Steinhoff' bought US business Mattress Firm in 2016. Picture: Getty Images
Steinhoff' bought US business Mattress Firm in 2016. Picture: Getty Images

New York — Mattress Firm, the largest US mattress retailer, is preparing to file for bankruptcy protection as soon as this week, as it seeks to exit costly shop leases and shore up its business, people familiar with the matter said on Tuesday.

The retailer, with 3,000 brick-and-mortar locations, has been squeezed by online upstarts including Casper Sleep. Mattress Firm’s South African parent company, Steinhoff International, faces its own debt problems.

Mattress Firm and Steinhoff did not respond to multiple requests seeking comment.

Once Mattress Firm files for bankruptcy, the process is expected to be completed within a couple of months, and Mattress Firm’s vendors are expected to be repaid in full, said the sources, who asked not to be identified because they were not authorised to speak to the media on the matter.

Mattress Firm would shed some of its stores in the process, the sources said.

Steinhoff acquired Mattress Firm for $3.8bn in 2016. Mattress Firm had acquired HMK Mattress Holdings, the parent company of competitor Sleepy’s, the same year for $780m and then rebranded the shops.

More than 20 retailers have filed bankruptcy since the beginning of 2017. Toys R Us did not survive and was liquidated, while others including children’s retailer Gymboree and Payless ShoeSource reorganised.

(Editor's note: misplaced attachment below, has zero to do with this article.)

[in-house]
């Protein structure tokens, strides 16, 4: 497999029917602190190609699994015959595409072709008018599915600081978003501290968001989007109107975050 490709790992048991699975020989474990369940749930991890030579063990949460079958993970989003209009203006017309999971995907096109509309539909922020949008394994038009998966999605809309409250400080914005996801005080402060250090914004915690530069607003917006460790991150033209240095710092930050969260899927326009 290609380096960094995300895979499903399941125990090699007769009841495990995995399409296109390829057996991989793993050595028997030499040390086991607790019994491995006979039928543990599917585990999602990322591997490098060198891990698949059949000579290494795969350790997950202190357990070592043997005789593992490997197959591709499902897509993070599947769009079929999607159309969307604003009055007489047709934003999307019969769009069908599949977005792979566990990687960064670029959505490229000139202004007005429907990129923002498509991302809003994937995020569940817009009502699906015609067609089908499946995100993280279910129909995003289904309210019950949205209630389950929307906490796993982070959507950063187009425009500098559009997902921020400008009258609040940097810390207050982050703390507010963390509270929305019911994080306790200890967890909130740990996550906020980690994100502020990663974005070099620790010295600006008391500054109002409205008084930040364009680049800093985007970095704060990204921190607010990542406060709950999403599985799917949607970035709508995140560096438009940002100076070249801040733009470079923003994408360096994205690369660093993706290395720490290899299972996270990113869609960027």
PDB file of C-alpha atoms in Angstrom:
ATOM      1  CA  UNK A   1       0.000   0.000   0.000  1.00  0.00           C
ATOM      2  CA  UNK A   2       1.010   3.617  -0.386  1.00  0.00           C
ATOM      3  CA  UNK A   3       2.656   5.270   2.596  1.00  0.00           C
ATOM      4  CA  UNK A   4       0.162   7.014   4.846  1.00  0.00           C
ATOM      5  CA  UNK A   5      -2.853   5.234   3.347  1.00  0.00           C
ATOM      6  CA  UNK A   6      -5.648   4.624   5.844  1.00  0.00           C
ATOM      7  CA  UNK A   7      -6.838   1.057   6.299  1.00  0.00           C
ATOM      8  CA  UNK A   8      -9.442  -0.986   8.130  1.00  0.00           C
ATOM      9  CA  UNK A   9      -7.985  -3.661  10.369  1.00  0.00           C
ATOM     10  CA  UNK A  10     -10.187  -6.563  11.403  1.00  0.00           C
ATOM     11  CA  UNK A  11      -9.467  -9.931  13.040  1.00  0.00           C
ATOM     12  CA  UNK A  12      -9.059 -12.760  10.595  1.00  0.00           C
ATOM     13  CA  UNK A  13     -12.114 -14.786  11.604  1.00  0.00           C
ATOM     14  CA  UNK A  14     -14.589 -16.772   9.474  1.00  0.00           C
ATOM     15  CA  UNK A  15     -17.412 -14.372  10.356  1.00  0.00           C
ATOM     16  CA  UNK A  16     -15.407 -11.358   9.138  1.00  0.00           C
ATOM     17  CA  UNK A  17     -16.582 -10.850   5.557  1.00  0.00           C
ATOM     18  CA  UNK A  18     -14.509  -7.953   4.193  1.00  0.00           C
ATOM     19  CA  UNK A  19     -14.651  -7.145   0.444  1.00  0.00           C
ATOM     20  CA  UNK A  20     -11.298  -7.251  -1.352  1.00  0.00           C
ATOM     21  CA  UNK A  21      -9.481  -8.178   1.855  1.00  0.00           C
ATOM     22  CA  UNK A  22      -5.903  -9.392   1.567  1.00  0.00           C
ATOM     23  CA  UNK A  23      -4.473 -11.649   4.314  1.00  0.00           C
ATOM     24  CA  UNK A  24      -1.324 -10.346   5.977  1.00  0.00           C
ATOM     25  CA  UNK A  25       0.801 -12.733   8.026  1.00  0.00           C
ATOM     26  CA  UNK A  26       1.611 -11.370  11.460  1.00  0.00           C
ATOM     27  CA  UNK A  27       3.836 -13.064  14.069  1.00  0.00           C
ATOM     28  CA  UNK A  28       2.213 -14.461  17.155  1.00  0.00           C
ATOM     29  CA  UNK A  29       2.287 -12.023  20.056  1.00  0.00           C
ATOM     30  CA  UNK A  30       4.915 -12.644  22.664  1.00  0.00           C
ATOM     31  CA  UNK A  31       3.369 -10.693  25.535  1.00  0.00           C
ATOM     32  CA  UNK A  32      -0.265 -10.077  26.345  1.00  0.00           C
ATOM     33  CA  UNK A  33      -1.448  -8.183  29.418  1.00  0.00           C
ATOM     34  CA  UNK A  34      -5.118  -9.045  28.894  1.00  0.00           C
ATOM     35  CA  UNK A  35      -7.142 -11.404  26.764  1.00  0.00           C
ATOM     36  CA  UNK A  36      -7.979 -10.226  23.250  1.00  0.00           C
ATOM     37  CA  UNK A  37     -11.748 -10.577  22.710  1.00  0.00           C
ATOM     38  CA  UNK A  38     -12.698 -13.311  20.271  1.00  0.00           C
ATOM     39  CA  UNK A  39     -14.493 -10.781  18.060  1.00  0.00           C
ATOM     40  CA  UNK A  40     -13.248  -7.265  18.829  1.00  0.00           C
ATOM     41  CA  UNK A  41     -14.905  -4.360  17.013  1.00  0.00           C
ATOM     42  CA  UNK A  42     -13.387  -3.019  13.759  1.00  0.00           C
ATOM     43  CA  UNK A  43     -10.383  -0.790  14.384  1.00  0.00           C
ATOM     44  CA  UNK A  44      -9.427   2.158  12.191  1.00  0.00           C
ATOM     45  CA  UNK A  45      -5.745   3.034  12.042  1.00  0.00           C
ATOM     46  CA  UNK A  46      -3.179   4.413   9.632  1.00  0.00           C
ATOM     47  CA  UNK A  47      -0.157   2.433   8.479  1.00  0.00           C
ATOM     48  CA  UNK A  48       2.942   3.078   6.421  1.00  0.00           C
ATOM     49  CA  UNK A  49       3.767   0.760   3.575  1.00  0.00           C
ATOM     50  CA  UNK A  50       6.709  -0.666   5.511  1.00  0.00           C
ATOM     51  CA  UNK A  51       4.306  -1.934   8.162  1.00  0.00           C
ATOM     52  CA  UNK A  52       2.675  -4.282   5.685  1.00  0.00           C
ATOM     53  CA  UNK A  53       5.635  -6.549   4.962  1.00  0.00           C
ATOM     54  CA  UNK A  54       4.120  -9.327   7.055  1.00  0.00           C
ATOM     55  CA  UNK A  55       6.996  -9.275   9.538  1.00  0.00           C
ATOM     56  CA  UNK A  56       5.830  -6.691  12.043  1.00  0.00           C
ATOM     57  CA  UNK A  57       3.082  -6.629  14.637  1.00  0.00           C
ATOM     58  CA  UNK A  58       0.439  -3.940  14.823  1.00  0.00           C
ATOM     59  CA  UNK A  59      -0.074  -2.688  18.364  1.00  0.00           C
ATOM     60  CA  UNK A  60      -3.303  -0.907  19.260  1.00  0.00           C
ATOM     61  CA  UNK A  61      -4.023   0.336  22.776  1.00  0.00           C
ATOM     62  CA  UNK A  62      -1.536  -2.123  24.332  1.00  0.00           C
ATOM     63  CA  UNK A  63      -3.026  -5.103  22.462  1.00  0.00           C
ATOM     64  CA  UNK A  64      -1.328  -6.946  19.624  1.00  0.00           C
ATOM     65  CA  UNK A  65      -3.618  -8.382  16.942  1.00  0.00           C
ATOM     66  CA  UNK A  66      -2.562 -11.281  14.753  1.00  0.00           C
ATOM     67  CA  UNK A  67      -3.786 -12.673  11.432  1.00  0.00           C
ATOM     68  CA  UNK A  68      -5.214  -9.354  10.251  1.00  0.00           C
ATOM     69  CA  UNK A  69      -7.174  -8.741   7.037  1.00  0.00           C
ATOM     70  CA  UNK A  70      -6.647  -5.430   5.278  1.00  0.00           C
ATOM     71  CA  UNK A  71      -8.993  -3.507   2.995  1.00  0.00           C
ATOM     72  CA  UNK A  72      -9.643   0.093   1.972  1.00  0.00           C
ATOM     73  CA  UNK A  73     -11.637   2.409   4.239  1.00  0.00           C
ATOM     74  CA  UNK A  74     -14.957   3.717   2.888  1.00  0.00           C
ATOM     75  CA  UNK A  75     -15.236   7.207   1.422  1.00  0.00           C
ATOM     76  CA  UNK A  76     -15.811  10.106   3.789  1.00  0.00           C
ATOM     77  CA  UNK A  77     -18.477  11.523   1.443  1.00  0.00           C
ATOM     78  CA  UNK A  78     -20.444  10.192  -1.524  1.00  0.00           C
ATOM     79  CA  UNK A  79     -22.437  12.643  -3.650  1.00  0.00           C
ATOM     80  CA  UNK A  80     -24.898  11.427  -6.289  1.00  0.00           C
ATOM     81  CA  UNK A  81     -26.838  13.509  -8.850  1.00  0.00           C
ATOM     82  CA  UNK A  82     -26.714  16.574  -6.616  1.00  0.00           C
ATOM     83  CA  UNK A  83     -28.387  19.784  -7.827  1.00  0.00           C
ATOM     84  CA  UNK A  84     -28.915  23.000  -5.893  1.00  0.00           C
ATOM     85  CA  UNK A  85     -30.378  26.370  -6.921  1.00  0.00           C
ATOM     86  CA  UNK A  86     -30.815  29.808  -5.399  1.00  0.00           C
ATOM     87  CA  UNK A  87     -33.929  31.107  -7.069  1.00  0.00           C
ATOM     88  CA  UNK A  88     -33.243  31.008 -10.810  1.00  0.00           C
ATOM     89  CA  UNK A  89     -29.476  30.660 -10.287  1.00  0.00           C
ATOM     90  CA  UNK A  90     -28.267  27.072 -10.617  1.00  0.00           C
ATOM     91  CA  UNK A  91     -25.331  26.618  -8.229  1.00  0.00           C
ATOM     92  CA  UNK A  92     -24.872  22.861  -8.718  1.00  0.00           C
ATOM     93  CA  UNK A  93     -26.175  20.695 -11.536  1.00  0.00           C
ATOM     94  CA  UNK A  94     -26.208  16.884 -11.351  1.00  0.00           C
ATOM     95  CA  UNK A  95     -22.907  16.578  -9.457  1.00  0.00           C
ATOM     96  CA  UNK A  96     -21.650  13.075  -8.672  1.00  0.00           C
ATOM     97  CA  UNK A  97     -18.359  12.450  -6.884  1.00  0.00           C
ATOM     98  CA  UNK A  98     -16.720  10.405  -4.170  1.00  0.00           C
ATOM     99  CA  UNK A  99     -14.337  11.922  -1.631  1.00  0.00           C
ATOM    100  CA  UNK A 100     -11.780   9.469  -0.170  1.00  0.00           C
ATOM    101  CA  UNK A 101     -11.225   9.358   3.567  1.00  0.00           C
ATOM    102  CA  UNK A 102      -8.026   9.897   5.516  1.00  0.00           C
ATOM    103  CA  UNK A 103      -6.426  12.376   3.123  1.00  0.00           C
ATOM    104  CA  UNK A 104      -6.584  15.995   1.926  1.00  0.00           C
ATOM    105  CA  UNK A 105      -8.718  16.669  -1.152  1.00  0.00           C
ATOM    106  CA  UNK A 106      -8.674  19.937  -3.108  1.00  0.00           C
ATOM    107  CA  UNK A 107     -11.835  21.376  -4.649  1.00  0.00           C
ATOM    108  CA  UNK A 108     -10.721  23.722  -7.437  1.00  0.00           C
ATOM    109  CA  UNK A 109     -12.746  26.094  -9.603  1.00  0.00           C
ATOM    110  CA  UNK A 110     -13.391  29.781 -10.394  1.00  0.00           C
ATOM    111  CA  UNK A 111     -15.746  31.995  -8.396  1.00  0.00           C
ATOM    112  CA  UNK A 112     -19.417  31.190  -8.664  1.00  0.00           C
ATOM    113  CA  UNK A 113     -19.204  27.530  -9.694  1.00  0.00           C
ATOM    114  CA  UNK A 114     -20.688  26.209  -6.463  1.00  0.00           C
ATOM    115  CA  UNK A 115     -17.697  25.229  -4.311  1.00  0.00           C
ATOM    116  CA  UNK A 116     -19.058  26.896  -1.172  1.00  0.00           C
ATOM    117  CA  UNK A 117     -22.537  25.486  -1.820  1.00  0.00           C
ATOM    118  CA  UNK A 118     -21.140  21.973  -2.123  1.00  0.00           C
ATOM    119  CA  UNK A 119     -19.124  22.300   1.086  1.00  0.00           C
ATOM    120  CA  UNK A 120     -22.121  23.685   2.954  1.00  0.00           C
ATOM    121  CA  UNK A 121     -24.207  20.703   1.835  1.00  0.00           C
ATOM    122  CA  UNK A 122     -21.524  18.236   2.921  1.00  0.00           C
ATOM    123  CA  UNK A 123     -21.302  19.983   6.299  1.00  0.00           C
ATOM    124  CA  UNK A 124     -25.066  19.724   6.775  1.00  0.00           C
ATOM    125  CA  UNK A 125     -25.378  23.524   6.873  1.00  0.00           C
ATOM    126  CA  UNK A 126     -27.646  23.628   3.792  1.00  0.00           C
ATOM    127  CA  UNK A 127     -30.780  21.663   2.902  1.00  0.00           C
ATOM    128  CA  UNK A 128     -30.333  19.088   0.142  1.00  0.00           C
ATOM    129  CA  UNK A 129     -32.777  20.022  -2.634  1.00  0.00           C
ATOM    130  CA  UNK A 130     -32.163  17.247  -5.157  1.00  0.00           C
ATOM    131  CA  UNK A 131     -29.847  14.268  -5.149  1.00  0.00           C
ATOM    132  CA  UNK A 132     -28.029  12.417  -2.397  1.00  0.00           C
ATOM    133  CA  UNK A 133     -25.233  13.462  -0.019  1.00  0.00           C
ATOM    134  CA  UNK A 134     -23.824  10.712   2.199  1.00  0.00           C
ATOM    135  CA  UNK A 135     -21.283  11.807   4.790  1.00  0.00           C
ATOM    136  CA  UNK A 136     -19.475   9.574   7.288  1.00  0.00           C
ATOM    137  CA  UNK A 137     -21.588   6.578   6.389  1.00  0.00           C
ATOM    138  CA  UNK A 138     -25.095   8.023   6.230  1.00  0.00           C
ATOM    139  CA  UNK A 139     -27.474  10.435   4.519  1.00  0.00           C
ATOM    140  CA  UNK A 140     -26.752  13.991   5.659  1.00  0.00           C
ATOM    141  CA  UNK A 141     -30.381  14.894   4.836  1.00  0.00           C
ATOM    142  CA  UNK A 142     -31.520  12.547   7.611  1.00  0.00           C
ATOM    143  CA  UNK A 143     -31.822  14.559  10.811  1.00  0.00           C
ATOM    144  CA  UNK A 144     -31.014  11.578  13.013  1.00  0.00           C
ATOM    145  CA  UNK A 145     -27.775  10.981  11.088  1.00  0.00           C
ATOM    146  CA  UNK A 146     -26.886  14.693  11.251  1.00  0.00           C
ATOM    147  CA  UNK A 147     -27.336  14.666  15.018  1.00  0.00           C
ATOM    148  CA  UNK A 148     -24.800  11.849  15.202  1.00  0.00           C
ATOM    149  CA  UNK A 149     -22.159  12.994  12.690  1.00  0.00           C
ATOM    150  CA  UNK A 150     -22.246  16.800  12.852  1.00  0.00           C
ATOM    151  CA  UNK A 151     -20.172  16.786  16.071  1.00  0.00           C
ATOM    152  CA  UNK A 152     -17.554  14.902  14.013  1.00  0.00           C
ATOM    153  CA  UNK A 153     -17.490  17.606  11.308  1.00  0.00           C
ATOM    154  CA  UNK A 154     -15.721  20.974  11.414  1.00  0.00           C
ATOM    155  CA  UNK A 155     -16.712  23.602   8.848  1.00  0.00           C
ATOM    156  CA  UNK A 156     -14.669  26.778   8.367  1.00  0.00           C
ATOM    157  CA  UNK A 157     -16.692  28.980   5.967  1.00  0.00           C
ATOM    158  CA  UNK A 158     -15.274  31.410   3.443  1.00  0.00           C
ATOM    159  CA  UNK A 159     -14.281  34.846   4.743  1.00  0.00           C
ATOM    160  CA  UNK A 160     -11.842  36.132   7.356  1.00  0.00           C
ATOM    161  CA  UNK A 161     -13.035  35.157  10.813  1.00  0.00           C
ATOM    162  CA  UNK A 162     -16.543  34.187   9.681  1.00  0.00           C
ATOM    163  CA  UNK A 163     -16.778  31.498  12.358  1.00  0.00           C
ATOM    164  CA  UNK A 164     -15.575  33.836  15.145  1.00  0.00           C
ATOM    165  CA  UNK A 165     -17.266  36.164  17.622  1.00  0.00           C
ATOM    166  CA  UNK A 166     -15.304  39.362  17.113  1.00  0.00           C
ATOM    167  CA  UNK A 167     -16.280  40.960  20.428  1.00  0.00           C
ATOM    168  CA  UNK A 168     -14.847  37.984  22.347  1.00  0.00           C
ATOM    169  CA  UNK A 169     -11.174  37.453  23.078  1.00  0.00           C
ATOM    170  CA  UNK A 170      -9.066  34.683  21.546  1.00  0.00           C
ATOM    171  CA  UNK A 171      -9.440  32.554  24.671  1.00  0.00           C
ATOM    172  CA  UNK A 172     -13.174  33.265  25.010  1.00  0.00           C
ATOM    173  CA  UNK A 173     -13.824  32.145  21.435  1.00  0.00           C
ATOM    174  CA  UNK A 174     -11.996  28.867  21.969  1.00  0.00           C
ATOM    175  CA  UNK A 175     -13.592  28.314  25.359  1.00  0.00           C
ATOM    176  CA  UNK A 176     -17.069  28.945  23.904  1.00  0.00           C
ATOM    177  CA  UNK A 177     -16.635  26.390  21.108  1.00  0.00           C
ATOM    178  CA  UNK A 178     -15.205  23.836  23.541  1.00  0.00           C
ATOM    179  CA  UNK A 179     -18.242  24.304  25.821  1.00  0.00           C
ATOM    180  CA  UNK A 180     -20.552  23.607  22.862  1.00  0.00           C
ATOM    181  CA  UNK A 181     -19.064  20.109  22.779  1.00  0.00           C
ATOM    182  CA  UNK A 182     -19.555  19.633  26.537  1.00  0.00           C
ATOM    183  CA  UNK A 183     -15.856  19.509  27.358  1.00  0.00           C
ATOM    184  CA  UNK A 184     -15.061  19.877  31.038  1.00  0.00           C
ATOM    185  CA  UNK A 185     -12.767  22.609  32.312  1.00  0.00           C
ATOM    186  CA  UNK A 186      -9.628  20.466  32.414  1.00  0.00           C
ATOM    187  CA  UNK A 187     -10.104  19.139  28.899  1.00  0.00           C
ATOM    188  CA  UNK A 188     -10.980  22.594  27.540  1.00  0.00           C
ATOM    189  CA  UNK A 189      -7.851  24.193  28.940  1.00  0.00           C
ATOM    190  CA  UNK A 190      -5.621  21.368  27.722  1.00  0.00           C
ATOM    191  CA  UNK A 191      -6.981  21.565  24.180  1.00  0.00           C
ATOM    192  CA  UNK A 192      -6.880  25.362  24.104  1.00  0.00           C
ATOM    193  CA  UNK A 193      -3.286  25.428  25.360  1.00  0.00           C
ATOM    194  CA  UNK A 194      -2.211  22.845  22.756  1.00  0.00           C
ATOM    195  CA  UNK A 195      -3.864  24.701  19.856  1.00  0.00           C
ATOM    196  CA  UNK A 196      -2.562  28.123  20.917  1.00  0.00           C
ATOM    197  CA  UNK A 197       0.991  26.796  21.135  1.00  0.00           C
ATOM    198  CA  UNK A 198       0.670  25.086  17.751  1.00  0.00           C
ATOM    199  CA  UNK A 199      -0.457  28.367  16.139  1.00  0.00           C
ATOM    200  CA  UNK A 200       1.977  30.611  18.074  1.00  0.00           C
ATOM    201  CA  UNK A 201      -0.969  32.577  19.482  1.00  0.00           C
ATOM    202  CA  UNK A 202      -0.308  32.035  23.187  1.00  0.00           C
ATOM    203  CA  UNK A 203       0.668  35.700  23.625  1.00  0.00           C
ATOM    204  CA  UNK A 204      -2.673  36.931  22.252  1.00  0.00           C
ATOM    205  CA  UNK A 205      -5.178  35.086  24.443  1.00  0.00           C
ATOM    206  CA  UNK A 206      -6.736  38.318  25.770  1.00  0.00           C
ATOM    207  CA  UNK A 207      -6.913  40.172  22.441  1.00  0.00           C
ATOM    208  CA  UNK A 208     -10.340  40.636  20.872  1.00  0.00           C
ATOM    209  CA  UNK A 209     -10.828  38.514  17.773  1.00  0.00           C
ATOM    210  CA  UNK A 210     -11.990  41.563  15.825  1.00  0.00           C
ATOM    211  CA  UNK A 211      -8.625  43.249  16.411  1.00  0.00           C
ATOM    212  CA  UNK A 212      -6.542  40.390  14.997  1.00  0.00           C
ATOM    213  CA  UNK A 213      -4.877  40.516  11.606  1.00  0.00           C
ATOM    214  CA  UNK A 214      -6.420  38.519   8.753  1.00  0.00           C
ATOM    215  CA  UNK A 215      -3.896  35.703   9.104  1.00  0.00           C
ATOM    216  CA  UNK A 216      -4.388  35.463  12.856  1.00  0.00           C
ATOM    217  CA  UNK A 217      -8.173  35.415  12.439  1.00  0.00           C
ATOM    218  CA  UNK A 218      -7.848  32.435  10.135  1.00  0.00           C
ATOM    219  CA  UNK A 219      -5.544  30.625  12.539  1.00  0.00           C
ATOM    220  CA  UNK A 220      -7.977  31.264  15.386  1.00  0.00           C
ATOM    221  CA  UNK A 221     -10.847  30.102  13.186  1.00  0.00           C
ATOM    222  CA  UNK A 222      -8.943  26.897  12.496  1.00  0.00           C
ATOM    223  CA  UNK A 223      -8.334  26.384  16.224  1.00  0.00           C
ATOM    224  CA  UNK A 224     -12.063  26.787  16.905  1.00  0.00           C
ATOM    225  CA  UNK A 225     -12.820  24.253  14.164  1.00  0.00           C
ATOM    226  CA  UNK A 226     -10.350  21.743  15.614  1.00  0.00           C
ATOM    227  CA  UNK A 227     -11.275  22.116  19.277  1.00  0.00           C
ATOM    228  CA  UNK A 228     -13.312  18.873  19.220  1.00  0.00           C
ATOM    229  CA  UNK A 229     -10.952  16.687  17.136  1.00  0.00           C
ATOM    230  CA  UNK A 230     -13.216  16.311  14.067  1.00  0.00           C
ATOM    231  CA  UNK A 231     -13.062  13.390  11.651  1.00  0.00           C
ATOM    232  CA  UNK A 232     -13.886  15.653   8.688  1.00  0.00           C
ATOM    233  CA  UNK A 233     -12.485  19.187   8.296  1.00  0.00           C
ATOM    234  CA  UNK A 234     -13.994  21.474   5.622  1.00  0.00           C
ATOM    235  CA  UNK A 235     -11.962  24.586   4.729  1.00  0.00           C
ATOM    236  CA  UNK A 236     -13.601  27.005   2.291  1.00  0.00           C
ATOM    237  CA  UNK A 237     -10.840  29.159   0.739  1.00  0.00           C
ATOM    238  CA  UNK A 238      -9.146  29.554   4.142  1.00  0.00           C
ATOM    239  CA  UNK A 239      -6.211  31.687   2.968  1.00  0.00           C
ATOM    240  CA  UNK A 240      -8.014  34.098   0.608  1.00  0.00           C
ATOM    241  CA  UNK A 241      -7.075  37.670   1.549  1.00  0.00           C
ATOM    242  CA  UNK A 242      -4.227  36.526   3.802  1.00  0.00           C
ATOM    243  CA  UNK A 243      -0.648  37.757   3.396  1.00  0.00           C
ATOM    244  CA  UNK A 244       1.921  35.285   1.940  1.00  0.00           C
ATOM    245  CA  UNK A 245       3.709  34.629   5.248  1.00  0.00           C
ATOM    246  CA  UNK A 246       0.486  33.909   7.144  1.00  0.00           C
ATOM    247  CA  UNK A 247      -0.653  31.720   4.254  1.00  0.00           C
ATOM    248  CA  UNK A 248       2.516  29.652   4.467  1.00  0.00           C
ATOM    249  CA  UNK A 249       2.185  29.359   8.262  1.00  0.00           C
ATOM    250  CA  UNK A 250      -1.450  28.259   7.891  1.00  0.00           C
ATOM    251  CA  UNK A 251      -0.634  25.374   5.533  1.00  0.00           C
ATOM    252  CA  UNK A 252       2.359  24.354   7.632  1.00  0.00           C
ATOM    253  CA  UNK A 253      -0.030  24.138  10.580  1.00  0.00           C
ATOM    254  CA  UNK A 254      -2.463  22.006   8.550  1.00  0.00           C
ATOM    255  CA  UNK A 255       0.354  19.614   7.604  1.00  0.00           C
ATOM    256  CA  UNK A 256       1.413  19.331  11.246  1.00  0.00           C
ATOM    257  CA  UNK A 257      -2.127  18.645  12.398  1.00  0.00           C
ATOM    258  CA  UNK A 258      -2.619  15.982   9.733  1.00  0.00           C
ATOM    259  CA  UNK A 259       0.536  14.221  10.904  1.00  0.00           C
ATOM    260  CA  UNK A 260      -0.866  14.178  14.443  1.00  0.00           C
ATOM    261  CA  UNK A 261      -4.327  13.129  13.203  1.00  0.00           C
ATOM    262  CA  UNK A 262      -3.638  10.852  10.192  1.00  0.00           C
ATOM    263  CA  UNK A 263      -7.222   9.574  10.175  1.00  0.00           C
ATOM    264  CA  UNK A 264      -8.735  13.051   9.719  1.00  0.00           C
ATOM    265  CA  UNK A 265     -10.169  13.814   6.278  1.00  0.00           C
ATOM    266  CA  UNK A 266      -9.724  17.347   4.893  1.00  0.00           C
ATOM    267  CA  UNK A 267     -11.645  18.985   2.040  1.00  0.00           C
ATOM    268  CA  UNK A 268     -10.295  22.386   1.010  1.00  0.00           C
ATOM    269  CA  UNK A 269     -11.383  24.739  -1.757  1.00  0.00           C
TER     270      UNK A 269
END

Analysts at Piper Jaffray Companies said last northern hemisphere summer that a bankruptcy would allow Mattress Firm to clean up its real-estate portfolio and improve cash flow and profitability.

Mattress Firm lost Tempur Sealy International, the maker of mattress brand Tempur-Pedic, as a supplier in 2017, limiting its offerings.

Tempur Sealy’s shares rose as much as 9% in after-hours trading in New York on Tuesday, as investors bet it would benefit from less competition.

Steinhoff, which has more than 40 brands that include Conforama, Mattress Firm and Poundland, has sold assets including its Polish unit Kika/Leiner and stakes in investment holding firm PSG and industrial firm KAP.